Warlord of Mars by Edgar Rice Burroughs (1875-1950)
A Critic's Meta-Review: 4/5
Burroughs' vision of Mars was loosely inspired by the astronomical speculation of the time, especially that of Percival Lowell, who theorized that the planet Mars was formerly quite similar to Earth but had become less hospitable to life due to its advanced age. As a result, The Warlord of Mars makes an excellent addition to a classic series in the planetary romance genre.
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The science fantasy novel by American writer Edgar Rice Burroughs, The Warlord of Mars, is the third novel of his Barsoom series. The book was originally published as a four-part serial spanning between December 1913 and March 1914. Burroughs began writing the book in June, 1913, going through five working titles; Yellow Men of Barsoom, The Fighting Prince of Mars, Across Savage Mars, The Prince of Helium, before settling on The Warlord of Mars.
The novel is classified as a planetary romance, a subset of science fiction. Most of the action in a planetary romance takes place on the surface of an alien world, including sword fighting, monsters, supernatural elements rather than magic, and civilizations that echo those seen on Earth in pre-technological eras.
The Warlord of Mars illustrates, about million years before the narrative commences, Mars as a lush world with oceans. As these oceans receded, the atmosphere grew thin and the planet has devolved into a landscape of partial barbarism as inhabitants faced dwindling resources. As a result, they often had to fight one another to survive. The scarce water supplies are distributed through a worldwide system of canals, which are controlled by multiple city-states.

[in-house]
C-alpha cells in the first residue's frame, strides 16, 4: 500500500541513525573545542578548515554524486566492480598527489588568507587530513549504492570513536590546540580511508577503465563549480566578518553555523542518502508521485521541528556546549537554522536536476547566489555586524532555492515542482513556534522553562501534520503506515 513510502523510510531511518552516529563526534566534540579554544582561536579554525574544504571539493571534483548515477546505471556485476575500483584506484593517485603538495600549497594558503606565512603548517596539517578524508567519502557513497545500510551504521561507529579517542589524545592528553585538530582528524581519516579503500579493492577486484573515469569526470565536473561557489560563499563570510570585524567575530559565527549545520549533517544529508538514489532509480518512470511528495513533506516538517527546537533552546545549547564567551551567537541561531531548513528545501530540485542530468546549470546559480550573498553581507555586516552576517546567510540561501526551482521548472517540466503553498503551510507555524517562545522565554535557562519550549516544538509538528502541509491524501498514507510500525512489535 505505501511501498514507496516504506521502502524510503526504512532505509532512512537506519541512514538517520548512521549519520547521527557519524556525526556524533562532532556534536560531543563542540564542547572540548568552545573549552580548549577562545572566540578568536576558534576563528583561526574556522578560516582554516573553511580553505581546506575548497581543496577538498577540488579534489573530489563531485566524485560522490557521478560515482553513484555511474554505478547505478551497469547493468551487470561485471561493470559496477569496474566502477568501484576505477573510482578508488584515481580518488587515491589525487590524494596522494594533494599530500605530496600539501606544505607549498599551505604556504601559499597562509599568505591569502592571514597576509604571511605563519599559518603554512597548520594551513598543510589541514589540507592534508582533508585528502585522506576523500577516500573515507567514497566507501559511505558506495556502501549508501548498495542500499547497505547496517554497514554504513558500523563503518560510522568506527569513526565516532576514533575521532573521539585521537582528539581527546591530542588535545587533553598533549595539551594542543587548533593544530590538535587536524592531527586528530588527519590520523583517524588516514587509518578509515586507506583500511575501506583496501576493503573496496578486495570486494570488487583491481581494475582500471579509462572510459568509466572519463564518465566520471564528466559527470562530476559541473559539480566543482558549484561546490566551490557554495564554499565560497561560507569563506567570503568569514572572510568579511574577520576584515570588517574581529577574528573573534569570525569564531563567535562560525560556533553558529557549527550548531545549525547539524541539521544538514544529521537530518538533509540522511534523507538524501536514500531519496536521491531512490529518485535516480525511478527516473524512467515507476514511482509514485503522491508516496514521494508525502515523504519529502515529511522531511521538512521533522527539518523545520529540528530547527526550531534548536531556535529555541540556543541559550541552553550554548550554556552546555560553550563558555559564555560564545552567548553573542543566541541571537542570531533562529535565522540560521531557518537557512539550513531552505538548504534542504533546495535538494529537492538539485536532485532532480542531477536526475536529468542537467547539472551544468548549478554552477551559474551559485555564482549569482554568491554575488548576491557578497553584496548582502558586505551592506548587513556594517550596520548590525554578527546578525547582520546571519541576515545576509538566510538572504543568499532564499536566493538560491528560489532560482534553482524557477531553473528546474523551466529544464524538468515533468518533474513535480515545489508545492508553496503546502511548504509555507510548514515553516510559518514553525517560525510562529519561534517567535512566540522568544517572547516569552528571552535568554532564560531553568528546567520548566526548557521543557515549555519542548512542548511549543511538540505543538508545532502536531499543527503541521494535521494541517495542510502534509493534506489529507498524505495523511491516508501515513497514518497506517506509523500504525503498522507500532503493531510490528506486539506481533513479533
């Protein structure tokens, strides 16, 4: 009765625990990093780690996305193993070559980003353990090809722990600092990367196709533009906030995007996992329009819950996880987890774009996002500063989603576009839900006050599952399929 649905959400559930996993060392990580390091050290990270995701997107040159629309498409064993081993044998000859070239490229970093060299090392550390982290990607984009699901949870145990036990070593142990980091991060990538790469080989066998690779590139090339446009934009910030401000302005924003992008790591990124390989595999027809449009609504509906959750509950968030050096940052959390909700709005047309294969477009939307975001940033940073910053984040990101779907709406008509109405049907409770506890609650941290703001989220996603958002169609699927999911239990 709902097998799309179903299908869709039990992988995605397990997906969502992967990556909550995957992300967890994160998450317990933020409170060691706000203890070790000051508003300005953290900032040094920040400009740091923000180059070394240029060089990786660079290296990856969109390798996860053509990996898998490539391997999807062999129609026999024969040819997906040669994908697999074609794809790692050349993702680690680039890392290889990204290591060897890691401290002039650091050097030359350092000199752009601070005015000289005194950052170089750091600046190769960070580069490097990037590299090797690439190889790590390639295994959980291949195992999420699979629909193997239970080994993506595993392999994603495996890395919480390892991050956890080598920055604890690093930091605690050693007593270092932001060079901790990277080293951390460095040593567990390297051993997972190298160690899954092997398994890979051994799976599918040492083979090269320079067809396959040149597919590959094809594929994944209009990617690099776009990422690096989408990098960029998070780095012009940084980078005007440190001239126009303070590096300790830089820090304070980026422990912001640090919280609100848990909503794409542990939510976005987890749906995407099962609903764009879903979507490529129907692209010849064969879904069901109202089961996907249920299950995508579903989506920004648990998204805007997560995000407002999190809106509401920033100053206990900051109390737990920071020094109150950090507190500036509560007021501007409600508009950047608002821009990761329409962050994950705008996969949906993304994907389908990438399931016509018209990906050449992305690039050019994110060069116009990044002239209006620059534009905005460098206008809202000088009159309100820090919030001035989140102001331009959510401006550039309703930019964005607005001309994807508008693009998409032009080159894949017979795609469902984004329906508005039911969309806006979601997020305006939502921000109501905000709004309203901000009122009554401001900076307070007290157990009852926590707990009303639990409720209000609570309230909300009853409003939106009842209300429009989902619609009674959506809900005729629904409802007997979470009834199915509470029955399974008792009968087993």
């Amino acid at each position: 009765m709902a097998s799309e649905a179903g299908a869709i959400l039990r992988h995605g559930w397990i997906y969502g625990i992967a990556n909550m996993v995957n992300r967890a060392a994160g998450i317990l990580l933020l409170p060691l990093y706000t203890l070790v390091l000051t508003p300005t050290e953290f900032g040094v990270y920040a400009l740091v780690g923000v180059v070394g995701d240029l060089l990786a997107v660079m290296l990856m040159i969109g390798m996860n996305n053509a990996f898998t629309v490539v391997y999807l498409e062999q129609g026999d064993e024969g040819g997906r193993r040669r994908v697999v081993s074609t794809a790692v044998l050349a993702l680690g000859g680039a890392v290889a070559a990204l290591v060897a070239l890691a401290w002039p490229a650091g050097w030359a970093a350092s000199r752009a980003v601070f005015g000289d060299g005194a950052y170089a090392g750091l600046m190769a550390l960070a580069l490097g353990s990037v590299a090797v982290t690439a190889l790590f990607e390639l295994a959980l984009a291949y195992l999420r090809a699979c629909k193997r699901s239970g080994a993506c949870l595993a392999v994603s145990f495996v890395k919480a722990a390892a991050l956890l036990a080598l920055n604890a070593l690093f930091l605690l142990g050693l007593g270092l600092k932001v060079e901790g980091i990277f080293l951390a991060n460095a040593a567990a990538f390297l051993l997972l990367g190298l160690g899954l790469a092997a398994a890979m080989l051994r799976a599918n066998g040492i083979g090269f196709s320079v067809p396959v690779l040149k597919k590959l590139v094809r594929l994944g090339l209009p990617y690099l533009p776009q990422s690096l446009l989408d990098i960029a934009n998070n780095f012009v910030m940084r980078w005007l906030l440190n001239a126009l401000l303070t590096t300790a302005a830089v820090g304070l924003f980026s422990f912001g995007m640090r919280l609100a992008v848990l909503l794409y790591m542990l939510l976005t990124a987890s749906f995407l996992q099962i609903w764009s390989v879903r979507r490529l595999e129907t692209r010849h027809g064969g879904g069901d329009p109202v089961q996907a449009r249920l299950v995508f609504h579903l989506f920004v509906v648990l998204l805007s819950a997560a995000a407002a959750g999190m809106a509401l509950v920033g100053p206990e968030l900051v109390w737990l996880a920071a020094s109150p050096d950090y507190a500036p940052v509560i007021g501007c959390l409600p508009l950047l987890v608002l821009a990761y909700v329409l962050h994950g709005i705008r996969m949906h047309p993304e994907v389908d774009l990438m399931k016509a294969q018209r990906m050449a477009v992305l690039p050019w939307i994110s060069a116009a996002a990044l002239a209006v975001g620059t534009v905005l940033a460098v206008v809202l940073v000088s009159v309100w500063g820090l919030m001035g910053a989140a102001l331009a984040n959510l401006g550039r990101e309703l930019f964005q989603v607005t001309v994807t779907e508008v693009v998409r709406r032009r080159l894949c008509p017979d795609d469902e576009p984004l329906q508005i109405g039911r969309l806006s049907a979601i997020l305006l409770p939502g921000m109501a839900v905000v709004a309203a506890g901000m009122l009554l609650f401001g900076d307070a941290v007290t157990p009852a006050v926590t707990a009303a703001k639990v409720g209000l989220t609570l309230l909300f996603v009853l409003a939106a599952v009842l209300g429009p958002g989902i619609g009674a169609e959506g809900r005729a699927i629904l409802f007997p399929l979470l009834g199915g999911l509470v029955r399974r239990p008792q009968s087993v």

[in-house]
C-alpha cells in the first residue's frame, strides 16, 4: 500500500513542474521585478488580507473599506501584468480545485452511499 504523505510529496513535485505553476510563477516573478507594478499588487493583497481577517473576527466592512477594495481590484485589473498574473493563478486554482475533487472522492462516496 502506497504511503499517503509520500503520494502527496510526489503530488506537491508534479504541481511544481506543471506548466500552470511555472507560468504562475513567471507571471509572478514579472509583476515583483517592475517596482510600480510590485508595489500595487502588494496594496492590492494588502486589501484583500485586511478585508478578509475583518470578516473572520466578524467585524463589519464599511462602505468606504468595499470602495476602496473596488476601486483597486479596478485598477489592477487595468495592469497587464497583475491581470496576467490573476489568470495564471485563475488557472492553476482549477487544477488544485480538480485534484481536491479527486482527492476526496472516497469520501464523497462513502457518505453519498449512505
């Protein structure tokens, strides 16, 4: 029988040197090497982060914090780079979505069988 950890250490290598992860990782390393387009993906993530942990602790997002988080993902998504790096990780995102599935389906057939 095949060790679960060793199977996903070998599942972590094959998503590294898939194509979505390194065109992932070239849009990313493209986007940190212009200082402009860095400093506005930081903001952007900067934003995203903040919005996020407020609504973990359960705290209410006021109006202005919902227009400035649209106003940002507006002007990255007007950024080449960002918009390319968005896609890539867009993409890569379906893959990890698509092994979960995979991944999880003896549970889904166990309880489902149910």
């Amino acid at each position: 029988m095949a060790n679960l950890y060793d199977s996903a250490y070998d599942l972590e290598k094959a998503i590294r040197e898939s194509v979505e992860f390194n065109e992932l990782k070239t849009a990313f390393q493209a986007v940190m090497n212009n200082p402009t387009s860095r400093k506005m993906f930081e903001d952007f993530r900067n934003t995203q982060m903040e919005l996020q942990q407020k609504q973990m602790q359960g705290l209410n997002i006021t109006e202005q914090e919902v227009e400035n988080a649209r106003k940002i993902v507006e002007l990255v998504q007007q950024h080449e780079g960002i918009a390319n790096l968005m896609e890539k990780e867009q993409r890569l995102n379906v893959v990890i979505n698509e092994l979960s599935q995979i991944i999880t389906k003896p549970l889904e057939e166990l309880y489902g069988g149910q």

The world of Barsoom is divided by territories of Black, Green, Red, Yellow and White skinned races. Each group has a particular set of characteristics which define most individuals within them. This concept of race functions more like a division between species rather than as an ethnicity.
The Warlord of Mars introduces the Yellow Martians, who were supposedly extinct, as they are found by John Carter in secret cities at the north pole. The Yellow Martians are described as being exceptionally cruel, keeping slaves, and capturing fliers through giant magnetic devices that set them off course.
The novel continues where the previous one in the series, The Gods of Mars, concluded. The end of the previous book saw John Carter's wife, the princess Dejah Thoris, imprisoned in the Temple of the Sun by the goddess Issus. She was said to have had to wait an entire Barsoomian year before the room she is imprisoned in revolves back to the entrance.